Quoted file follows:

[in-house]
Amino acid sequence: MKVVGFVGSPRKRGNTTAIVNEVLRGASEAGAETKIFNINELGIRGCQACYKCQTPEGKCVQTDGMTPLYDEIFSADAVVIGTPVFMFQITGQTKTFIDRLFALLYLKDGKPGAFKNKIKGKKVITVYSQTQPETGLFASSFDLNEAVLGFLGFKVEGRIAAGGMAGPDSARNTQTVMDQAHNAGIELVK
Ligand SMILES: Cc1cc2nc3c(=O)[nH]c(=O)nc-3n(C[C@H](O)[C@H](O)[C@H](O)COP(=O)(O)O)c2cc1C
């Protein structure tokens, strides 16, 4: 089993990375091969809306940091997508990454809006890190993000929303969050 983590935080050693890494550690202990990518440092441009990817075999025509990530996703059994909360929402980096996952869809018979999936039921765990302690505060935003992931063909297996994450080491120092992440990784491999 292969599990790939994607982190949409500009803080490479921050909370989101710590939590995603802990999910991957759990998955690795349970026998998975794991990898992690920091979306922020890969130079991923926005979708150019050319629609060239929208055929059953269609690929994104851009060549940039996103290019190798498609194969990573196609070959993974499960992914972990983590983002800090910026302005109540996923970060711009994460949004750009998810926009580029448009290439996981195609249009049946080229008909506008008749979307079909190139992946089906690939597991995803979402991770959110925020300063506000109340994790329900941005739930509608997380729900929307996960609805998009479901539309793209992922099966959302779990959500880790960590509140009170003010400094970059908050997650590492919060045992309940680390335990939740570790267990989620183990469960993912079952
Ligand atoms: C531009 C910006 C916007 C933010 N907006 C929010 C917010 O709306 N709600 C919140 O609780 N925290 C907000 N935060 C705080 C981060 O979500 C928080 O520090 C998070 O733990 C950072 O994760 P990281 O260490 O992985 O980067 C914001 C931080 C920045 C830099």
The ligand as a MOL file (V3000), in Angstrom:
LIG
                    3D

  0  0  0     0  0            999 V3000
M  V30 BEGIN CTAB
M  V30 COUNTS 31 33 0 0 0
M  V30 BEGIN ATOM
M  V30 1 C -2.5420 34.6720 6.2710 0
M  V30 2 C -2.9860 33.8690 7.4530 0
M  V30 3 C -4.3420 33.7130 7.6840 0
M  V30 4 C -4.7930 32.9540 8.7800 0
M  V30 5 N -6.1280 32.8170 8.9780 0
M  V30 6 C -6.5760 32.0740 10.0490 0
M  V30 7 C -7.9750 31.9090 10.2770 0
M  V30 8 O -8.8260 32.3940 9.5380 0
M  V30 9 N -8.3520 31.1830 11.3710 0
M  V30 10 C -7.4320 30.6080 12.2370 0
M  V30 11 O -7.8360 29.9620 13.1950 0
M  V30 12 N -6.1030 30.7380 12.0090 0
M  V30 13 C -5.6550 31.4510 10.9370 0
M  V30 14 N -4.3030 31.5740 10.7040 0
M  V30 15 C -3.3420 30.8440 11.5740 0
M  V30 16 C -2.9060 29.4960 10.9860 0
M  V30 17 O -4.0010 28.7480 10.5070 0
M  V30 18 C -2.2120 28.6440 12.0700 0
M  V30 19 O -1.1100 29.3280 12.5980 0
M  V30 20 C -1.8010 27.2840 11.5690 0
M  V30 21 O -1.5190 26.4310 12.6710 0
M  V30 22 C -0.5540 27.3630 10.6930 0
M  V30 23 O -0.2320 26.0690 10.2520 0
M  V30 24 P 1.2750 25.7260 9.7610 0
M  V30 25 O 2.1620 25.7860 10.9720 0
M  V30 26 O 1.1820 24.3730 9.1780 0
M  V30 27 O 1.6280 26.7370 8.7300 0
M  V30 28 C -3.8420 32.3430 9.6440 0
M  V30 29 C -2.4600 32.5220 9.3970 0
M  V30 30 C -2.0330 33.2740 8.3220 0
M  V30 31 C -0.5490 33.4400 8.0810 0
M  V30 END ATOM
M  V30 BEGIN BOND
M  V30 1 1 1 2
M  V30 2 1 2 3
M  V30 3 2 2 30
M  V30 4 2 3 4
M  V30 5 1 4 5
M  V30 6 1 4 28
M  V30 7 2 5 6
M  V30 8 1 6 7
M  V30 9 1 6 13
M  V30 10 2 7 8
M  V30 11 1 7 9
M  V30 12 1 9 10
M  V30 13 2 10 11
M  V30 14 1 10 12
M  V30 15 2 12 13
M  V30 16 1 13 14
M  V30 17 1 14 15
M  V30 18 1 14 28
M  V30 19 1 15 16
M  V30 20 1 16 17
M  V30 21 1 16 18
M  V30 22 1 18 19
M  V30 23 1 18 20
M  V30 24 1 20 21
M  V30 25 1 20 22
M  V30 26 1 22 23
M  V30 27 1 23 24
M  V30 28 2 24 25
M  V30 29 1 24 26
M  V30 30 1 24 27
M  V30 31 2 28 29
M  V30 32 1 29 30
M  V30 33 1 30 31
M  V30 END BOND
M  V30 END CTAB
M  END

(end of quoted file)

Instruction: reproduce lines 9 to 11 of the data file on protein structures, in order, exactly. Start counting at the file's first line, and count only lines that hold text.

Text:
  0  0  0     0  0            999 V3000
M  V30 BEGIN CTAB
M  V30 COUNTS 31 33 0 0 0